SAD 1 awaits wind review
PRESQUE ISLE – It’s been six months since two meteorological or “met” towers were installed in SAD 1, and now district officials are beginning to review rough data to see how the wind power initiative is progressing.
At last Wednesday night’s board meeting, Larry Fox, wind power project coordinator for SAD 1, gave what he called a “desk review” of recently collected data.
“I took about six weeks of data from the Presque Isle Middle School tower and the same six weeks from the Mapleton Elementary School tower and sat them side by side – about 44 days’ worth of data – and did a very rough desk analysis to see what I could observe without having to run the data through a sophisticated software program.”
Fox said the sample was taken from April 22-June 30.
“I then took 10 days from that period … three days each in April and May and four days in June,” he said. “We’re collecting data from 15 different levels on those towers, 24/7, 10 times every hour, so we literally have tens of thousands of pieces of data that will be analyzed eventually in a software program which is part of the engineering specs.
“Data was taken from the highest instrument at both sites; roughly 140 feet at the middle school and 190 feet at Mapleton,” said Fox. “At the middle school for just those 44 days, the average wind speed was about 10.6 mph and in Mapleton it was 11.5 mph. I would have thought that the middle school would have been a stronger wind resource than the Mapleton site, but at least for those particular dates at that particular elevation, I found that – if anything – Mapleton has a bit stronger wind resource. It isn’t significant … it’s probably a 10 percent or so difference, but that’s something that I was surprised to see.”
Fox said the average wind speed at the middle school exceeded that of Mapleton on only two of the 44 days.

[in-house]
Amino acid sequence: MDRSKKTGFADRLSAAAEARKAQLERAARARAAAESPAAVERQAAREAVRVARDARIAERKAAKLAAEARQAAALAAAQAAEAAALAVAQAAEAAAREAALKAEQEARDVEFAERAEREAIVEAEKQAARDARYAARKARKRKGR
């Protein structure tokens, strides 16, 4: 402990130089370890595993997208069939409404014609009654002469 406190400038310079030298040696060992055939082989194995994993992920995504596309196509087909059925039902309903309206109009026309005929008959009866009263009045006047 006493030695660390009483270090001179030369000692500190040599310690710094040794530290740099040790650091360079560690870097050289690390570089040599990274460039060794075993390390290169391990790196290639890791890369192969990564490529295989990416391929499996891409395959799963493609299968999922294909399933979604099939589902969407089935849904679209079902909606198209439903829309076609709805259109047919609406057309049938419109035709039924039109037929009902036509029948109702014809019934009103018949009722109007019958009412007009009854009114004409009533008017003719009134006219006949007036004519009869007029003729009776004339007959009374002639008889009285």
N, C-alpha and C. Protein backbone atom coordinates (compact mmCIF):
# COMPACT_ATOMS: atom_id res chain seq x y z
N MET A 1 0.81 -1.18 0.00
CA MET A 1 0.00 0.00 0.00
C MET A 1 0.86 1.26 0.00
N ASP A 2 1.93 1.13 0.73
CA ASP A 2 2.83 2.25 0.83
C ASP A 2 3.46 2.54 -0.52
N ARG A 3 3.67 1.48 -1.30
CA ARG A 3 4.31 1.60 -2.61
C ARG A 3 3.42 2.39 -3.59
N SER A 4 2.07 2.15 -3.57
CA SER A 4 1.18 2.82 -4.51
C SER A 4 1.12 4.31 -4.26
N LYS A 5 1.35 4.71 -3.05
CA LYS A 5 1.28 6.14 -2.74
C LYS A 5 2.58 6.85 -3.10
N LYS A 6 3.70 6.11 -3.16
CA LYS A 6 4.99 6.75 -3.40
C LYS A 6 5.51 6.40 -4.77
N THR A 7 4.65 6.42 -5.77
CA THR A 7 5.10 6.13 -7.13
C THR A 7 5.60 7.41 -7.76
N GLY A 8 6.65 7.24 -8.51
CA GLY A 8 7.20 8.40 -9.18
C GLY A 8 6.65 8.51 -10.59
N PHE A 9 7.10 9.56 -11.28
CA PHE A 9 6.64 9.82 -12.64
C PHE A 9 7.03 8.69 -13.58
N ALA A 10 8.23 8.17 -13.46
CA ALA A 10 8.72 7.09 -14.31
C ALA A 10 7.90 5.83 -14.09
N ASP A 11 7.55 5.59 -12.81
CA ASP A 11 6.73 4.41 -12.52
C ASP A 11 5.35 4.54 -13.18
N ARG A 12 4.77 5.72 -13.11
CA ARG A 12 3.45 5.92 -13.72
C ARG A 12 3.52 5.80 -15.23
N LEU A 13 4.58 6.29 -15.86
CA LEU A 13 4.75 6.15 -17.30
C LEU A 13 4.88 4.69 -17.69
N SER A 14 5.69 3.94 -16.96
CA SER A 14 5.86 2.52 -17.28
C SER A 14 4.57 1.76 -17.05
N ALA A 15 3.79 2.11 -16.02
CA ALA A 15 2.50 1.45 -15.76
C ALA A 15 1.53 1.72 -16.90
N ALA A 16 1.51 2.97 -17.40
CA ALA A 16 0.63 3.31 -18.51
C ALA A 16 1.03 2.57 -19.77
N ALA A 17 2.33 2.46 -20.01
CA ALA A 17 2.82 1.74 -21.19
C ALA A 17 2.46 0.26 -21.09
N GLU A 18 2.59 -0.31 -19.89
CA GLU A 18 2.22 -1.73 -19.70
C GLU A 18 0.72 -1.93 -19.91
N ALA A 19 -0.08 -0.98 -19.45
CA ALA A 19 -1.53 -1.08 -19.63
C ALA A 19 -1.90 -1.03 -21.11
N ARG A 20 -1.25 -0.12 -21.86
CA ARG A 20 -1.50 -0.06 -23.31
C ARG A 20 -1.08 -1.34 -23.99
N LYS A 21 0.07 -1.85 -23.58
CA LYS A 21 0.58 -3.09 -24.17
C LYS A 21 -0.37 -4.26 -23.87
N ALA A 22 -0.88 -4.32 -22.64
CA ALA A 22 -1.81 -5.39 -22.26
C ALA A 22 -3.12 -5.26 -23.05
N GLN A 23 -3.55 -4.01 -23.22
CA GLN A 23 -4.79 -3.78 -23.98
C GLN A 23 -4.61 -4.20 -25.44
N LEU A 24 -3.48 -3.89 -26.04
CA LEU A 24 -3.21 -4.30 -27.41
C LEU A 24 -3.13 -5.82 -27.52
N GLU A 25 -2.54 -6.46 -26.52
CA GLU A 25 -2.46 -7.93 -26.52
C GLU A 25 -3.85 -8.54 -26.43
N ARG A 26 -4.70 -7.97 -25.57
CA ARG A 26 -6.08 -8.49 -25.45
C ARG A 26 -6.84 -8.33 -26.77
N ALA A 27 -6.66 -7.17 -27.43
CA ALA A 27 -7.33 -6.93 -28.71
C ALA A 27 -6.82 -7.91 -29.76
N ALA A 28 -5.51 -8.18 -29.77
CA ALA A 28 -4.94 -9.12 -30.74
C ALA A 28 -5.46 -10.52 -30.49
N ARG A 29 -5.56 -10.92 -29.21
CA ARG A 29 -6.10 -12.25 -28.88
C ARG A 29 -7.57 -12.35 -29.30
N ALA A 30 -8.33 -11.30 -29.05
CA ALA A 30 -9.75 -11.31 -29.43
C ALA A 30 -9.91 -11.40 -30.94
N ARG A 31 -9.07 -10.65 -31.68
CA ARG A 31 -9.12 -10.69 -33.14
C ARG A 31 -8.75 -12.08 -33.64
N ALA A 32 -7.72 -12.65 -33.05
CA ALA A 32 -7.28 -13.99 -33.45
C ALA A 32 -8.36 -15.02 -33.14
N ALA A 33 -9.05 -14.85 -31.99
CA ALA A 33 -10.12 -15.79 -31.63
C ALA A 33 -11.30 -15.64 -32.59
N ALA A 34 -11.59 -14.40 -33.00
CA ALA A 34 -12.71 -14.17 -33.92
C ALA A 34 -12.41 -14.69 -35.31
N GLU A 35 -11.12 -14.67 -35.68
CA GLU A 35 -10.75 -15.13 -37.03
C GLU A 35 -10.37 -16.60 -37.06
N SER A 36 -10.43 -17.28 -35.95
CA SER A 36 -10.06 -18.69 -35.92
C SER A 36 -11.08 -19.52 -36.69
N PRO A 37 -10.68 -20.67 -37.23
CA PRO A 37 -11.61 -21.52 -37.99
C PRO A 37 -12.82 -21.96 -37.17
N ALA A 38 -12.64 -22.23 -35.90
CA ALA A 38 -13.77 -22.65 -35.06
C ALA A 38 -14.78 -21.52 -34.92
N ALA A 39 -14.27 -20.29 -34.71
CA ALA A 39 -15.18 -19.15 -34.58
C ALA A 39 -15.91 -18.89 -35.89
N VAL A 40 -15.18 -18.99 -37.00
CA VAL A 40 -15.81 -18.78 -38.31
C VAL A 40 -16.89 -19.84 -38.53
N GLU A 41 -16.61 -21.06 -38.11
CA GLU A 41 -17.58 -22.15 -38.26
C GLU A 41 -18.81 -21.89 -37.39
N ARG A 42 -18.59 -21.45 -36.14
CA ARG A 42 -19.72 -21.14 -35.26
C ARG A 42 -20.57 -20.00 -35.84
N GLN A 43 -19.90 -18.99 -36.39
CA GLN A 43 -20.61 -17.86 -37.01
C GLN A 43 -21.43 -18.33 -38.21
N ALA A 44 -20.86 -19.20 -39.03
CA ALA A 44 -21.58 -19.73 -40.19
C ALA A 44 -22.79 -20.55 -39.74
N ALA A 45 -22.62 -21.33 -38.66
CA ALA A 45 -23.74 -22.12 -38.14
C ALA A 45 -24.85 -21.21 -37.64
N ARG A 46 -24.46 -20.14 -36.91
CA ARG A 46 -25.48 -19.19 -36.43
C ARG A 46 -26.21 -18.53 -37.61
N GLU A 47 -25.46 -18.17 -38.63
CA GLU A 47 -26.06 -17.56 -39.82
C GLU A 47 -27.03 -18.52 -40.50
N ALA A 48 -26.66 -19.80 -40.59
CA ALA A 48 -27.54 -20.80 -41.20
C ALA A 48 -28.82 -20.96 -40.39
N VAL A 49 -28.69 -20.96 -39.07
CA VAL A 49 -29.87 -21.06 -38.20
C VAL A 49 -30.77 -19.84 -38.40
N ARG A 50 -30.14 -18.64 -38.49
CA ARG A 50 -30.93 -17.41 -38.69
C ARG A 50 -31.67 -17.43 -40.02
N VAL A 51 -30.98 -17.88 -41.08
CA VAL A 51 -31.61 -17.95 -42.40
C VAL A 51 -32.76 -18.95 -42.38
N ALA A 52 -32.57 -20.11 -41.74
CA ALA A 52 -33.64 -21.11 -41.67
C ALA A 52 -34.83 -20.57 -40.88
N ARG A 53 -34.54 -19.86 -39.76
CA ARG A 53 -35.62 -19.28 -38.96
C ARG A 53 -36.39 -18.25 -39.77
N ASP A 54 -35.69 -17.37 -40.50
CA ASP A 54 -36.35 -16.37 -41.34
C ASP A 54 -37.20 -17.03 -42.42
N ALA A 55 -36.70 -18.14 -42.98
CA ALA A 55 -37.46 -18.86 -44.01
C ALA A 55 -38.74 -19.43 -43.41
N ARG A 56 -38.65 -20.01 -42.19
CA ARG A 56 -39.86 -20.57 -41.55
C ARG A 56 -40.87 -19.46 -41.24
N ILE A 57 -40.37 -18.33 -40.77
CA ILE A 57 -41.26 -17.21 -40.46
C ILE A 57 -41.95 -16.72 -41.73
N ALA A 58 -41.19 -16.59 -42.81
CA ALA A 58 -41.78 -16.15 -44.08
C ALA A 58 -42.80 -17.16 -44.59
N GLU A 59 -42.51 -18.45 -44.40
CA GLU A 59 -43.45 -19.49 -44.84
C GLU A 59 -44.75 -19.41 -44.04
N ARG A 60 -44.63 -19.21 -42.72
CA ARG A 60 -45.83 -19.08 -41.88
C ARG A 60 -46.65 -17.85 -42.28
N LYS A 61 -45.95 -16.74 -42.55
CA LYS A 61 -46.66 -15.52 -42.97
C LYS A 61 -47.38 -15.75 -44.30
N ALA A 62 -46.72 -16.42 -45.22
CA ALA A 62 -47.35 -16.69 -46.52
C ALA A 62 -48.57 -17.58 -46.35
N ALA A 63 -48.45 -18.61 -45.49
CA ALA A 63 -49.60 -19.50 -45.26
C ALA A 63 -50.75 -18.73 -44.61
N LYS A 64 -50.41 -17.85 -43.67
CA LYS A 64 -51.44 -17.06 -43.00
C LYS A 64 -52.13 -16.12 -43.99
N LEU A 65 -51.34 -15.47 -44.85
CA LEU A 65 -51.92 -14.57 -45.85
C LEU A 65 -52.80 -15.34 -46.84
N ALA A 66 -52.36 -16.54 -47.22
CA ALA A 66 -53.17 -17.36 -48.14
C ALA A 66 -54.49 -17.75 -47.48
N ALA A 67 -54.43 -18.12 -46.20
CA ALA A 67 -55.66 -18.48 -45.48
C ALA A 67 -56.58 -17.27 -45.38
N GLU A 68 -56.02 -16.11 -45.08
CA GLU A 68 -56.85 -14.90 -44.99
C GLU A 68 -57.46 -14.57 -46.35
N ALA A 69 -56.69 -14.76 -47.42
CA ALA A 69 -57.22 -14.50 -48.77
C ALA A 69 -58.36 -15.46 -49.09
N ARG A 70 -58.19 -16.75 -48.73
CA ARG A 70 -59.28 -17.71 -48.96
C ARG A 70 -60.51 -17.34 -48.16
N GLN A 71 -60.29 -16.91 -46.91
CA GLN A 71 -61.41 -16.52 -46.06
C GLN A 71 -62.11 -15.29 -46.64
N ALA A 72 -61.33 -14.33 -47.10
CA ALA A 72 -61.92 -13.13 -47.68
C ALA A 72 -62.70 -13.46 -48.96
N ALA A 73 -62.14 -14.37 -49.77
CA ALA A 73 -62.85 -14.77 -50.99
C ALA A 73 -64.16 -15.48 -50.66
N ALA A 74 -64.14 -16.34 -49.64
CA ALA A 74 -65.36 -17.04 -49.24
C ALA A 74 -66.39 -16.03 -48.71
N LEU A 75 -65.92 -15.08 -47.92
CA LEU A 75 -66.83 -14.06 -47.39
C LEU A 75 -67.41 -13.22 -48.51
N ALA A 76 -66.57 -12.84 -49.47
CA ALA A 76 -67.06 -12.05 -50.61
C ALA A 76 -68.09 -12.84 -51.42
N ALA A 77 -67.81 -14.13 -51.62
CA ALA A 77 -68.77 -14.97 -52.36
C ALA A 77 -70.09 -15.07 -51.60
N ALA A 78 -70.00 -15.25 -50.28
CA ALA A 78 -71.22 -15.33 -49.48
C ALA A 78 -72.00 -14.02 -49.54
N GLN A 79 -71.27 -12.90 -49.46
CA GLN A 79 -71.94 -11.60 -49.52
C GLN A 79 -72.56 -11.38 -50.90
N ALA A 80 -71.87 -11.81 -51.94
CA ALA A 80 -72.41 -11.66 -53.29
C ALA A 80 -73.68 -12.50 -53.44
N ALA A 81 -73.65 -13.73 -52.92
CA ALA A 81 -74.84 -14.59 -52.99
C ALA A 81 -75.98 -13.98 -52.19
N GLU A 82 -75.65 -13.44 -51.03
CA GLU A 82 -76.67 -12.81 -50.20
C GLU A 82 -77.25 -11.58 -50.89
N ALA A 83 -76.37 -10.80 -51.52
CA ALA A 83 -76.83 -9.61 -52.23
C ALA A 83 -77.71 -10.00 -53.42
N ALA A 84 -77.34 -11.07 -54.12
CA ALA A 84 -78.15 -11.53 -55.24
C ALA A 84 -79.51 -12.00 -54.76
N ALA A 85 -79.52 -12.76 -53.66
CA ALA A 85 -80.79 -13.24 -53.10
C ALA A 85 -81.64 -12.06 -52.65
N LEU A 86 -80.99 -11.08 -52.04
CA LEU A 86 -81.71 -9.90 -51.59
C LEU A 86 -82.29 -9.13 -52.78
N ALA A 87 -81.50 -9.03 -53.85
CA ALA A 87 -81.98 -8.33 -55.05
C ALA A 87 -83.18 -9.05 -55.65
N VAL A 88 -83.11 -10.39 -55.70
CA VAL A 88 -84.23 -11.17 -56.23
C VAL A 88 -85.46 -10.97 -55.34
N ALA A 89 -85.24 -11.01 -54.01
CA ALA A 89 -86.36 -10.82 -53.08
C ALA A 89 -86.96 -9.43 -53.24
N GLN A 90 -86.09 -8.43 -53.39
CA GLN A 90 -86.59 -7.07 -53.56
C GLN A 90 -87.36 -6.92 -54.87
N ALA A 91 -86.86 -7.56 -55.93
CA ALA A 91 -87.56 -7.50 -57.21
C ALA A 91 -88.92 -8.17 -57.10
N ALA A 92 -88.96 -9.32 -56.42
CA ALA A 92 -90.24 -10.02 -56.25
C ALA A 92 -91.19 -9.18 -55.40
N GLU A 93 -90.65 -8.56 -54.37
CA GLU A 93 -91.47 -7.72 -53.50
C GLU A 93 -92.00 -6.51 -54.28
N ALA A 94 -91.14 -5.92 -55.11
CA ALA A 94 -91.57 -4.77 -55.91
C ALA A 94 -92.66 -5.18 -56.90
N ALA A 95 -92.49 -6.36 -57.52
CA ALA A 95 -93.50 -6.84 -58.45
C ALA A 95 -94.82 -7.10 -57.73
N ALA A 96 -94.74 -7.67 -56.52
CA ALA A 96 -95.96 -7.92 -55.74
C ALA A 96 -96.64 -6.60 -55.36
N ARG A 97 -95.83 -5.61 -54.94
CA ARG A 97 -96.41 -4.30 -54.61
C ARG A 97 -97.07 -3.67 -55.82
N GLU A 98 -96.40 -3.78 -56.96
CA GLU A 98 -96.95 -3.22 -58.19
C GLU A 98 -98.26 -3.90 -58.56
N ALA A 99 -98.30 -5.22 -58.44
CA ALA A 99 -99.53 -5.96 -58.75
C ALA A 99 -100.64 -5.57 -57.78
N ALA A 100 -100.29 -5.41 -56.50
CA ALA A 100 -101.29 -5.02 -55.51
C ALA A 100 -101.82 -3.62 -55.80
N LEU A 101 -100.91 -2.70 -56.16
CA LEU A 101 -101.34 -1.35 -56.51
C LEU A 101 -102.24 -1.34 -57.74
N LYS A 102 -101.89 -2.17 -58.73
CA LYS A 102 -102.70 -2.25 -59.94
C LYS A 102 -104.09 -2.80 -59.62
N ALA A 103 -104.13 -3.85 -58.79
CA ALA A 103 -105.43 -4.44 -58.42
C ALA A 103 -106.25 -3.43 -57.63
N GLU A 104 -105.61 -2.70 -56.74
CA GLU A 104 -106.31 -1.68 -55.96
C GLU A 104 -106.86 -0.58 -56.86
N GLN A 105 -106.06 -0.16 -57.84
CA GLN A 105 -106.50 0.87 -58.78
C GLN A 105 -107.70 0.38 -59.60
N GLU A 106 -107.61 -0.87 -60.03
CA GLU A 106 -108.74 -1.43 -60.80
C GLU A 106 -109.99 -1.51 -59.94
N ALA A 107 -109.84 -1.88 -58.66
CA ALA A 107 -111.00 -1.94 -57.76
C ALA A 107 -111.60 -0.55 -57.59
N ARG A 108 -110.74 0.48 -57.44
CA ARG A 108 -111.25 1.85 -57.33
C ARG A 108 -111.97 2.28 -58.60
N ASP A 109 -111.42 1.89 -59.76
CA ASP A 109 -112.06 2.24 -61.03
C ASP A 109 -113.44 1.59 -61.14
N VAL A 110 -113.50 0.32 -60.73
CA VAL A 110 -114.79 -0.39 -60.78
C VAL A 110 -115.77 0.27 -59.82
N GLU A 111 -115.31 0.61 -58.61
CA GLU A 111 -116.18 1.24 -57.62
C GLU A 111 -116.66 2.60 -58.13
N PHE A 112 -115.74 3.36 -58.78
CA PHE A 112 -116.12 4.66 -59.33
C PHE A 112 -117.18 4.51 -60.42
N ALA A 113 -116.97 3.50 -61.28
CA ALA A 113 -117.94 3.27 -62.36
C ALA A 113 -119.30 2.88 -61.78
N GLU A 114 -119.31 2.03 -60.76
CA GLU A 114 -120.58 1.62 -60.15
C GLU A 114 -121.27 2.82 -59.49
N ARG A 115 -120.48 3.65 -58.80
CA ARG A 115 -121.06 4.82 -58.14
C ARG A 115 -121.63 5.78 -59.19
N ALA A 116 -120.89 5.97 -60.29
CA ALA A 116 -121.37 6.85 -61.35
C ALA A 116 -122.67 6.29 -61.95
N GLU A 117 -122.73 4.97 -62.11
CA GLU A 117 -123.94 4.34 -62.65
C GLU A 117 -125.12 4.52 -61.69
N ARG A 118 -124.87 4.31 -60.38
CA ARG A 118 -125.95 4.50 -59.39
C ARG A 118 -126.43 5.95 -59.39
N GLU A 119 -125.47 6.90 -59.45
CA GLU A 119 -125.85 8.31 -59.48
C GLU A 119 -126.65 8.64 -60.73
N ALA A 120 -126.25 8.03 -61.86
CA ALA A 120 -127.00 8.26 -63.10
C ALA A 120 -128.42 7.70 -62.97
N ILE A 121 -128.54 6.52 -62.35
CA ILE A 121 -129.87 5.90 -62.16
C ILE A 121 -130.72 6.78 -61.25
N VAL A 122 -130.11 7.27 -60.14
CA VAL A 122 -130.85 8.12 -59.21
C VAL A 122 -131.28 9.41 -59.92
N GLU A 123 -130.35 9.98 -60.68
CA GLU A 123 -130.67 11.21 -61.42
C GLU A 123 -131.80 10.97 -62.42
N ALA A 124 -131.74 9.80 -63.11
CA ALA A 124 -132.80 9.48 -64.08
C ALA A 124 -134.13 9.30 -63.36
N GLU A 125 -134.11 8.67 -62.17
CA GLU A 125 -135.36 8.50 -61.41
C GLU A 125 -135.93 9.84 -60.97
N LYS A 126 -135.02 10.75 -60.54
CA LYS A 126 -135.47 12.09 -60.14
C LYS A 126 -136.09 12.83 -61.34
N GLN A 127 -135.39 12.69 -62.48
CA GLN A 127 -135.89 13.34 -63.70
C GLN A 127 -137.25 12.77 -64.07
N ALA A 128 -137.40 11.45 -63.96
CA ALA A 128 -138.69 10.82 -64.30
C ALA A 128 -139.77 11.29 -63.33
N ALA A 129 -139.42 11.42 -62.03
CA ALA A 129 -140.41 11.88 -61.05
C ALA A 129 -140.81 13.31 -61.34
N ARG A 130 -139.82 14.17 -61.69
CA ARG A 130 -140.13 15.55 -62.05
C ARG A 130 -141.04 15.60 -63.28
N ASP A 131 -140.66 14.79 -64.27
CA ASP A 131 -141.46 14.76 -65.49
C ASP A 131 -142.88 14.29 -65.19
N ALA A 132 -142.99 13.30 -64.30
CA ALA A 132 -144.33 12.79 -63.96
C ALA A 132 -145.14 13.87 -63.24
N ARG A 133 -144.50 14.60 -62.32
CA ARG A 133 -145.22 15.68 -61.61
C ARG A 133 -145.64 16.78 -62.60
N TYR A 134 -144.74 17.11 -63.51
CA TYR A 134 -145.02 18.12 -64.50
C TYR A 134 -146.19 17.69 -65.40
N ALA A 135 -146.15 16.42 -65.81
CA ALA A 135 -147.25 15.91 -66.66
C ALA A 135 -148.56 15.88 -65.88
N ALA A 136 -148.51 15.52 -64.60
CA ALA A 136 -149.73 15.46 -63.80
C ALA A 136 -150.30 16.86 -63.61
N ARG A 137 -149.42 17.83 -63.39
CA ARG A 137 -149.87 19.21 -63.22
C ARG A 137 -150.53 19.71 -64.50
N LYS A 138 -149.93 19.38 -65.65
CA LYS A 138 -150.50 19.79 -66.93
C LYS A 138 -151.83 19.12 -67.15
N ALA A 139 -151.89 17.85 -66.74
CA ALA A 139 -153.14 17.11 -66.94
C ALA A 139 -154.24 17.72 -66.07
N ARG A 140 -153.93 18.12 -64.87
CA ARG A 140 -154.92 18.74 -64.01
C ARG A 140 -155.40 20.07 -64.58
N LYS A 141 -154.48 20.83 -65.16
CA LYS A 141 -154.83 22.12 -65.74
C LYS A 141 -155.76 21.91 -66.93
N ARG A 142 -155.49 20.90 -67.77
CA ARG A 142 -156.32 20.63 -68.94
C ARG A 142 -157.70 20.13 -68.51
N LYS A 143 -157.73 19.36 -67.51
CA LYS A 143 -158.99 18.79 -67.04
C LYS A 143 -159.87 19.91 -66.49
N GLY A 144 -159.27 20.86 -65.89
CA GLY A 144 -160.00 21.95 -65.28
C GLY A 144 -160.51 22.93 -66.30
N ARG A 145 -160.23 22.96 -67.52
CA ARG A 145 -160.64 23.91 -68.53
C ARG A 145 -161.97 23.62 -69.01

“Mapleton wind speed exceeded that at the middle school on 18 of the 44 days,” he said. “The other days it was very close; many days it was almost identical.”
Another statistic shared was that the highest average daily wind speed recorded at both sites is estimated at 20.5 mph.
“That’s an average daily wind speed,” Fox said of the April 30 reading. “We may have had 30 mph winds that day and 10 mph winds in the evening, so the average for the day was about 20.5 mph. That’s the strongest wind date of those 44 days. We probably did have stronger wind days back in the January-February period because the winds tend to be stronger in the winter and fall than they do now.
“Doing a side-by-side comparison, you’ll see that on a particular day, if it was windier in the morning and then the wind tapered off at midday and then picked up again in the afternoon, you’ll see that correlation at both sites,” he said. “The two sites correlate very well in that way.”
Fox has spoken with Andy Perkins, president of Perkins Engineering, Inc. of Orono, who was hired as the project consultant.
“He’s in the process of finding an engineering firm that will actually do the data analysis for us,” he said. “They will take all of the data and run it through a very sophisticated software program and help determine if money can be saved by erecting wind turbines.”
Fox said by late August the district should have some accurate preliminary wind data to review.
“I think we’re making very good progress and I’m looking forward to seeing the engineer’s results,” he said.
SAD 1 is the first school system in Maine to pursue wind power as an energy source in its public schools.